Tuesday, March 04, 2008

Joshua Krumholz interviewed on patent reform, janitor's room

On patent reform, Krumholz noted:

The proposal raises serious procedural questions that threaten to further burden already overburdened courts. If the proposal requires judges to act as additional gatekeepers, requiring them to make threshold determinations of appropriate methodology, it is not at all clear that the courts can handle this additional burden. Regardless of the merits of the proposal, the present proposal appears to be placing substantial new burdens on the courts, which will have the ancillary effect of making patent cases even less appealing to certain judges. That lack of appeal could, in turn, affect the manner in which the cases are handled and the ultimate time to disposition. I am not yet convinced that the overall benefits of that provision outweigh the impact of the added complexity.


Although I am primarily in the federal courts, I also practice before state courts. I fully understand the DRI's concerns as I sit in a state court judge's chambers that most closely resemble a converted janitor's room. It is difficult for a jury to understand the importance of dispensing justice in such surroundings. In federal court patent cases, the time to disposition can vary radically between jurisdictions and even within jurisdictions. The Western District of Wisconsin, for example, has become an attractive forum in part because it takes only 10 to 11 months to get to trial. The Eastern District of Virginia, in contrast, was, like east Texas, a rocket docket that similarly became a victim of its own success. To stem the flow of cases, the court now randomly assigns a case to one of three locations, only one of which is a rocket docket. That has slowed the onslaught of patent filings in that district considerably. Other jurisdictions, meanwhile, particularly where the court has a heavy criminal docket, can be appreciably slower. These differences result in a great deal of forum shopping, which is one of the issues being addressed by the proposed legislation now before Congress.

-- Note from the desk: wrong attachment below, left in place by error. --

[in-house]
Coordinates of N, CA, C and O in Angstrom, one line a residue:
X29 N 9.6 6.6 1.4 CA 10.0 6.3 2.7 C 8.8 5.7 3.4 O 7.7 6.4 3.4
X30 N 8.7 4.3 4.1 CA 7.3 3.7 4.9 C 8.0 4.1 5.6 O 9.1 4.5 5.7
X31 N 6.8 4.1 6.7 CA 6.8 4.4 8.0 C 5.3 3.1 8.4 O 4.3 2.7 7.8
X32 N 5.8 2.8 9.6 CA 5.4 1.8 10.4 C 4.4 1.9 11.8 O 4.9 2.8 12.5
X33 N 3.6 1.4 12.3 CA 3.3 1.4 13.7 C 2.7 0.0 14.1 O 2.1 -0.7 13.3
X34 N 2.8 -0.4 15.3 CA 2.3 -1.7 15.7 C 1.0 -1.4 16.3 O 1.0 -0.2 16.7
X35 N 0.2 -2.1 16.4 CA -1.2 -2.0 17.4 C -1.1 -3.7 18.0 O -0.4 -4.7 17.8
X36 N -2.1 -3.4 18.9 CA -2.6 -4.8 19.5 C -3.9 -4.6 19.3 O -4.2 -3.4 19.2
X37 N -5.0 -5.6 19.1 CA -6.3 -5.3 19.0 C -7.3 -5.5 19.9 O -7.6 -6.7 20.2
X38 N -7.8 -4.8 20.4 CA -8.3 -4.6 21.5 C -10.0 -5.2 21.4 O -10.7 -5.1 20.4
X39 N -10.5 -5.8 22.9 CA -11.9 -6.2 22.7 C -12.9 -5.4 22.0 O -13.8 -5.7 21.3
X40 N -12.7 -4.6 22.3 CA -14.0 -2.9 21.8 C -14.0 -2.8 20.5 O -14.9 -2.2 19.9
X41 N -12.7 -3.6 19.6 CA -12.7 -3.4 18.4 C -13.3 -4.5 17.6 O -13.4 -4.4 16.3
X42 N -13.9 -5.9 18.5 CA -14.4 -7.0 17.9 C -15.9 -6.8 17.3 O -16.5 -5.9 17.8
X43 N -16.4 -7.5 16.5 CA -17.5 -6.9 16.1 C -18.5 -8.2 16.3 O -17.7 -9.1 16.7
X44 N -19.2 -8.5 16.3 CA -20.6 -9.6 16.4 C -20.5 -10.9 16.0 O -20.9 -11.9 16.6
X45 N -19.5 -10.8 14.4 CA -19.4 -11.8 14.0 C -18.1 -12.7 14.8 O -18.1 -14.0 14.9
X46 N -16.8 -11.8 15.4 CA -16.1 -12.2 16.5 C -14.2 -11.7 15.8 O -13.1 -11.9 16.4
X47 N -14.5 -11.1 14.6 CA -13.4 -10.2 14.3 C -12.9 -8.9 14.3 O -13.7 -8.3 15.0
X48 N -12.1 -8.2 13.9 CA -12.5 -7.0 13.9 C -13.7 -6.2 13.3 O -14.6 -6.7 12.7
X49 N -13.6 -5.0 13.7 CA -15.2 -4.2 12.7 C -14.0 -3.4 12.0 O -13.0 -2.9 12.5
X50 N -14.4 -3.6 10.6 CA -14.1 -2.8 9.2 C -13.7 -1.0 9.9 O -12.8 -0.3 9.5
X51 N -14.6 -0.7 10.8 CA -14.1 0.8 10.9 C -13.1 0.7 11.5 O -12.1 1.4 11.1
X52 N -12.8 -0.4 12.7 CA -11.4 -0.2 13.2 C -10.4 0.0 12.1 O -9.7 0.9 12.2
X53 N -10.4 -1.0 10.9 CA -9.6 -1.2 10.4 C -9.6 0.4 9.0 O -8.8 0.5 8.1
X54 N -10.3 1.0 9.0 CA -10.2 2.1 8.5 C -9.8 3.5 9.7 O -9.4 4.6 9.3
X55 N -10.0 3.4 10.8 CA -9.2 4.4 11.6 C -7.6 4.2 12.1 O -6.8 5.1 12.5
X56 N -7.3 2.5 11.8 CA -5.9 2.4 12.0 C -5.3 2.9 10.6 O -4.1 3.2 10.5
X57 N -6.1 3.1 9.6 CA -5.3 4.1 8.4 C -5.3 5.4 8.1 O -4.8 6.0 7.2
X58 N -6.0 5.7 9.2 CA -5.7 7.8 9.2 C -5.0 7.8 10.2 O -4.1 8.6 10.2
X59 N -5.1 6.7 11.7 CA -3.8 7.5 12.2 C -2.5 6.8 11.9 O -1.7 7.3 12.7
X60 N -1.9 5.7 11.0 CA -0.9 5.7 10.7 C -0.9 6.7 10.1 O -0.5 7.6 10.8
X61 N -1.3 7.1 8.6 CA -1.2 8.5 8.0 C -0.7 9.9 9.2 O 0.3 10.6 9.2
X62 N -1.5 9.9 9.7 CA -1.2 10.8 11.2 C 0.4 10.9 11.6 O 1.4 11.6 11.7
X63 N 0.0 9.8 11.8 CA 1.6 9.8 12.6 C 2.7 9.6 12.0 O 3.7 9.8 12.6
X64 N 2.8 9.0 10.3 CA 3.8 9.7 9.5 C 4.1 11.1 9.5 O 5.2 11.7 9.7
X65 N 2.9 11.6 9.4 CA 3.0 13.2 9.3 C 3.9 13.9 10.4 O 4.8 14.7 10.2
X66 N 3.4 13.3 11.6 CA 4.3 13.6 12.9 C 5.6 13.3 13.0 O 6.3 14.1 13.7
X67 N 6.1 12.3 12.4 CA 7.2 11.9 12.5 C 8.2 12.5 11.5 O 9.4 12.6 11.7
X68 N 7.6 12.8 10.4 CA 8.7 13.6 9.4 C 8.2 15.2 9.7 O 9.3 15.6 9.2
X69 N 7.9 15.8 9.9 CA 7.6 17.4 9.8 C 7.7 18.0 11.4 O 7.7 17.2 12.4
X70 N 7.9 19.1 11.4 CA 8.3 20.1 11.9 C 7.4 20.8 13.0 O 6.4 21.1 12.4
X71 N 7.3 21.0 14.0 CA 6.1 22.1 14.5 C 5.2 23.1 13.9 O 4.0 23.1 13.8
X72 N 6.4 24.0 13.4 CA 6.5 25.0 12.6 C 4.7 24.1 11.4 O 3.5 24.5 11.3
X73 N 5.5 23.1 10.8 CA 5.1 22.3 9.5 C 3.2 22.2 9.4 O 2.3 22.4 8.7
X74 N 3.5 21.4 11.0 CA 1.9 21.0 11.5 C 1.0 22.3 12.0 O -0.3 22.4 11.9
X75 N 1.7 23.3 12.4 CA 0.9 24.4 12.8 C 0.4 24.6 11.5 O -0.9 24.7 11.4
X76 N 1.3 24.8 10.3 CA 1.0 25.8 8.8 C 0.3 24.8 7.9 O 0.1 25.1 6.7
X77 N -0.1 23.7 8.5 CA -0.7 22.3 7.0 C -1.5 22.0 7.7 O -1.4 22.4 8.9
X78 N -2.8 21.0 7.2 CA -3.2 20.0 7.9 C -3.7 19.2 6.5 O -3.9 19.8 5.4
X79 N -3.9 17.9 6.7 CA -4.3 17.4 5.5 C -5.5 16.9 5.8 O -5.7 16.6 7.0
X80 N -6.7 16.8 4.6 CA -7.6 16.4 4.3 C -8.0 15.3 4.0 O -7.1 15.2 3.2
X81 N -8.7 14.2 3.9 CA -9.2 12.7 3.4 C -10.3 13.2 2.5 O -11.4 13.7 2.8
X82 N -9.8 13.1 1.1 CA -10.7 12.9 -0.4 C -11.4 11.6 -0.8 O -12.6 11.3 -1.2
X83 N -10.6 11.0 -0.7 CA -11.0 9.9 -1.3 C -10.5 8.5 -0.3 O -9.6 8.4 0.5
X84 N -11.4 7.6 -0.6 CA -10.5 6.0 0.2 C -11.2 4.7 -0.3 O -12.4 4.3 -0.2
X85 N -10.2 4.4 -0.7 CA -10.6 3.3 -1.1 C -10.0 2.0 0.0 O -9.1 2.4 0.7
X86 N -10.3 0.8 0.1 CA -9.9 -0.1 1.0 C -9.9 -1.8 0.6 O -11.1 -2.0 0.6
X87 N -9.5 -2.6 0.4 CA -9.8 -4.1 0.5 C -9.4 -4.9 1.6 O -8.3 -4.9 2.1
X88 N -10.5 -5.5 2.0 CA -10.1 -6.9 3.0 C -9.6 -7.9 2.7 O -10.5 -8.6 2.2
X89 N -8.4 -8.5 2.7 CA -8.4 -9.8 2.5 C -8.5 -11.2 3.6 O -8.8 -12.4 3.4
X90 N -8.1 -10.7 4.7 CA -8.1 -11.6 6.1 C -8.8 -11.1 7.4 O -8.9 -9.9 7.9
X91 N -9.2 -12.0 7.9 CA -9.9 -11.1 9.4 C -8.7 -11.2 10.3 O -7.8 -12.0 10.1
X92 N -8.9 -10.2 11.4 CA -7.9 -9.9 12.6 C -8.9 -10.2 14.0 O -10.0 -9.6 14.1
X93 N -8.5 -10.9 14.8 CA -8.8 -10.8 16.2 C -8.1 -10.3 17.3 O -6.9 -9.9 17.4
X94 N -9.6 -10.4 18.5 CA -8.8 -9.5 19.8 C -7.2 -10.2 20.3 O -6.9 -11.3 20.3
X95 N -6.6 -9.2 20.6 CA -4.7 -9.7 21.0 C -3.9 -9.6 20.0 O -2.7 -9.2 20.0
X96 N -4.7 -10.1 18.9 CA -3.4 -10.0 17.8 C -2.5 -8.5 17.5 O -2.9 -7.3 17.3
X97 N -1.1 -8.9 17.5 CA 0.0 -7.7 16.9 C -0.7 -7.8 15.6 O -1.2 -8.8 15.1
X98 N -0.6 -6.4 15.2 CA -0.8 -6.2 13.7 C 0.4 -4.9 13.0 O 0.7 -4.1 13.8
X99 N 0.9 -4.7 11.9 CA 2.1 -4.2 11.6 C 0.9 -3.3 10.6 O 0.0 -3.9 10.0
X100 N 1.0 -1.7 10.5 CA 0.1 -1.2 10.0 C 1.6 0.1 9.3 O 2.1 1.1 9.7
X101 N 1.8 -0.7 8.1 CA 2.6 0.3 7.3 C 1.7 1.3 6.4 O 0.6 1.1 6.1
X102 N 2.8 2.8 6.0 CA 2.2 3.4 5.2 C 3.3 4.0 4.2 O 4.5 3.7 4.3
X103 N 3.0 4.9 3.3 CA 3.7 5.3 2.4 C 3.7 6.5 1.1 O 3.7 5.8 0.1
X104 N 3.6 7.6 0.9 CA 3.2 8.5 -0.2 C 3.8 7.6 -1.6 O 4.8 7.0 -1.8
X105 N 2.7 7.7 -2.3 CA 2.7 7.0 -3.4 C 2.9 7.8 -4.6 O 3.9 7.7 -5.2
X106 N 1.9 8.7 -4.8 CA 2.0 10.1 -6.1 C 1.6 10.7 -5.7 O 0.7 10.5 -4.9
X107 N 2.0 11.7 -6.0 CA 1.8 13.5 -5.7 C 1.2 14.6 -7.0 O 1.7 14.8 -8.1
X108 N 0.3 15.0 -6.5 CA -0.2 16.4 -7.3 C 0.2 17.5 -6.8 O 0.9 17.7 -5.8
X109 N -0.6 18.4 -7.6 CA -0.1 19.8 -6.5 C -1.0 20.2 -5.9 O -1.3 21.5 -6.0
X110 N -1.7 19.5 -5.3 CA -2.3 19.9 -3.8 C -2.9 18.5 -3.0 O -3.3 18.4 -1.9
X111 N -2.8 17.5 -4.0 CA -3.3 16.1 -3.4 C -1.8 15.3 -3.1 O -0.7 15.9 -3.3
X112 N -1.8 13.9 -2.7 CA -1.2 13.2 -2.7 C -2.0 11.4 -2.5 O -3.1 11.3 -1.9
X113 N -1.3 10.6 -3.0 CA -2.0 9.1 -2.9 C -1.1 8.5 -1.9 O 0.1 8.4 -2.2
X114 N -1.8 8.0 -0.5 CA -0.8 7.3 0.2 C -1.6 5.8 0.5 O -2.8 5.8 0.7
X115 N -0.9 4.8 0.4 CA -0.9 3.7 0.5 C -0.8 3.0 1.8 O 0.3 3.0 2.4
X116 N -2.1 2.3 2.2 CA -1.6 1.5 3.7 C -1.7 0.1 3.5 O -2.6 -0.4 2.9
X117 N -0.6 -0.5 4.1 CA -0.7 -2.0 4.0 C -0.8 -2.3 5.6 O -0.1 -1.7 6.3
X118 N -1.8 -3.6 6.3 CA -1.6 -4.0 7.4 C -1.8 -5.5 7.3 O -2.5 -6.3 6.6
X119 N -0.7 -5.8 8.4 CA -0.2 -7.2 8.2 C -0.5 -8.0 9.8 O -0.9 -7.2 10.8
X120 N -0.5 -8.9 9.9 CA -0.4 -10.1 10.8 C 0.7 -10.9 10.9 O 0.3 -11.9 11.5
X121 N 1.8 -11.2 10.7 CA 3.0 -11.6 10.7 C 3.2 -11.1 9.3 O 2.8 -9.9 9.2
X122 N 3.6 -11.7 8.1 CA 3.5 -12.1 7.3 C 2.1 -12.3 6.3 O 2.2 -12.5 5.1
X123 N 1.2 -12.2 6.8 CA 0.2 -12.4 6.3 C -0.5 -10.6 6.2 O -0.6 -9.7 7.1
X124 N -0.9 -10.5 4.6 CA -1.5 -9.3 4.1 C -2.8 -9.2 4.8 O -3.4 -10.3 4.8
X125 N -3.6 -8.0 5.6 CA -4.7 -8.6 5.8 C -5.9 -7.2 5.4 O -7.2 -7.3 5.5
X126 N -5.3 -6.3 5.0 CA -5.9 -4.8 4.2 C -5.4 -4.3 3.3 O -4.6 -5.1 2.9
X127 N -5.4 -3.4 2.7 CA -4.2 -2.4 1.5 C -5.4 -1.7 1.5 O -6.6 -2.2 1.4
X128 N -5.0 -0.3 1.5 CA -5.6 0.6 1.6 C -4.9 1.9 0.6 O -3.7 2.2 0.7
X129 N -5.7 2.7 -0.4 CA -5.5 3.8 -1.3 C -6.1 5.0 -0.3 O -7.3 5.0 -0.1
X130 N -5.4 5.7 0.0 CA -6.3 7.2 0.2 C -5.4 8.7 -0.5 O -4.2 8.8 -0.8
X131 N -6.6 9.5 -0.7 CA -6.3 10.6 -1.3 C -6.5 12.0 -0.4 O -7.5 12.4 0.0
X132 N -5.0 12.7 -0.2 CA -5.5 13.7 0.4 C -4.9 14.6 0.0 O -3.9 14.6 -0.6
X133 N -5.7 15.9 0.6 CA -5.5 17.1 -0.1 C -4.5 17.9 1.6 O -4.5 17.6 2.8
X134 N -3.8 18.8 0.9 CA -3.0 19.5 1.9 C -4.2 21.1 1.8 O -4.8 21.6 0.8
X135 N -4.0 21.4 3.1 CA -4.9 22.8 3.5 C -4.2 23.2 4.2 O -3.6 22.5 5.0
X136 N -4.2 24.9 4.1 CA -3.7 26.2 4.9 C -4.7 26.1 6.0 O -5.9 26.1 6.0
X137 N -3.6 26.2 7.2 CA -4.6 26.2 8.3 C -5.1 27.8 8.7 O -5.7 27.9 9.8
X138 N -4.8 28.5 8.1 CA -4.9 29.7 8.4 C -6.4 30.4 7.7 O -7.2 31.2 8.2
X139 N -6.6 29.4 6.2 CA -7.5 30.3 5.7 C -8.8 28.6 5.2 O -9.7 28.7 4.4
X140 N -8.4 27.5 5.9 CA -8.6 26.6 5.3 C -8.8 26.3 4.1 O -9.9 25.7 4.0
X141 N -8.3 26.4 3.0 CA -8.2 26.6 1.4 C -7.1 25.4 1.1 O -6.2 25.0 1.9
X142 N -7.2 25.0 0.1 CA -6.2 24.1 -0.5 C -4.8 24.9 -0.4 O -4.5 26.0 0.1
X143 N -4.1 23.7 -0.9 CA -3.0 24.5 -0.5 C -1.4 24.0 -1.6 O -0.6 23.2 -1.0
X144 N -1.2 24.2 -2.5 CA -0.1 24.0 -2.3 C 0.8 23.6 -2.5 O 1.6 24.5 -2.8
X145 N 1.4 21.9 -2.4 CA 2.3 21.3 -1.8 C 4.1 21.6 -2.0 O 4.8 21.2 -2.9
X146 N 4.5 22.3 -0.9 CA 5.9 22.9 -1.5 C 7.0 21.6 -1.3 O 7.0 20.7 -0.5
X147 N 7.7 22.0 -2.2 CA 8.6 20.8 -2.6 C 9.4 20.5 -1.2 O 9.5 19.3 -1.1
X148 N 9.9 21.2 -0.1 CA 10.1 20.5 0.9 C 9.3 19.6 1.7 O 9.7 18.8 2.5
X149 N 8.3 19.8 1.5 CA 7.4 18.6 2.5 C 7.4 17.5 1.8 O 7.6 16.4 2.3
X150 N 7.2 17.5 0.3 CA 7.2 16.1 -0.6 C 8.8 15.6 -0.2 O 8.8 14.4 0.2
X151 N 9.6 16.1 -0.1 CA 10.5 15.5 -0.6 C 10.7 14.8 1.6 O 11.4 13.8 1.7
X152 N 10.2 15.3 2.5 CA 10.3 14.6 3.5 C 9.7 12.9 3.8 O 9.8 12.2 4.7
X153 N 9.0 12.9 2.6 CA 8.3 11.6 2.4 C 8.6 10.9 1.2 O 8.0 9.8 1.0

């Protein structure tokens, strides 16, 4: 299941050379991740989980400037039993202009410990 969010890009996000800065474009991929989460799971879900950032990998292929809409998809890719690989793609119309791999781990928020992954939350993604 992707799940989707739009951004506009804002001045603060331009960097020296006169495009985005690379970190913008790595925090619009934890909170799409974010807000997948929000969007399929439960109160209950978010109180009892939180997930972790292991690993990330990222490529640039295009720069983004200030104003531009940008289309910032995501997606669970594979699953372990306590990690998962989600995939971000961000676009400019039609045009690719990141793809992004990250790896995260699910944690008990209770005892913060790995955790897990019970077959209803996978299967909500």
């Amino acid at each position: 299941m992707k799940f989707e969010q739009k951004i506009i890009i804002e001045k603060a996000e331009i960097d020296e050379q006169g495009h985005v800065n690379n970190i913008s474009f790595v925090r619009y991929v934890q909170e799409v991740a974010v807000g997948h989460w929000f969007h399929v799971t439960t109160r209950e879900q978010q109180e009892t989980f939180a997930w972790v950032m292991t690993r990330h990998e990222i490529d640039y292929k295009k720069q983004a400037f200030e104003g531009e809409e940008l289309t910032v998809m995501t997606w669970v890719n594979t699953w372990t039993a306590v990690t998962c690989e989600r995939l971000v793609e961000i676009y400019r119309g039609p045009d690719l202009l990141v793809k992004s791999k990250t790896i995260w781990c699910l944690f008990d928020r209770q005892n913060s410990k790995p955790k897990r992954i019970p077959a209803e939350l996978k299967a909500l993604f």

Elsewhere, Sarah Reed was interviewed:

I was general counsel at a technology company for about five years before I went to Charles River Ventures, where I spent eight years. Initially, my role at Charles River was focused on representing their portfolio companies, drawing upon my former general counsel experience. Having built the law department at my former technology company from scratch, I was basically doing what I called the "law department in a box" - the portfolio companies we funded all had the same repetitive, fairly commodity-like legal needs at their inception. For several of our portfolio companies I essentially served as their general counsel, including attending board meetings and taking minutes. After the bubble burst, my job at Charles River transitioned into one more focused on doing deals, overseeing investments and raising funds. The sort of "rapid response" team legal services I had performed for the portfolio companies became less important to the portfolio companies since the rush to market was over. I ended up doing more strategic consulting on legal issues to our portfolio companies, rather than run-of-the-mill things, such as when they had some kind of litigation crisis, HR issue or whenever they were involved in a M & A deal.


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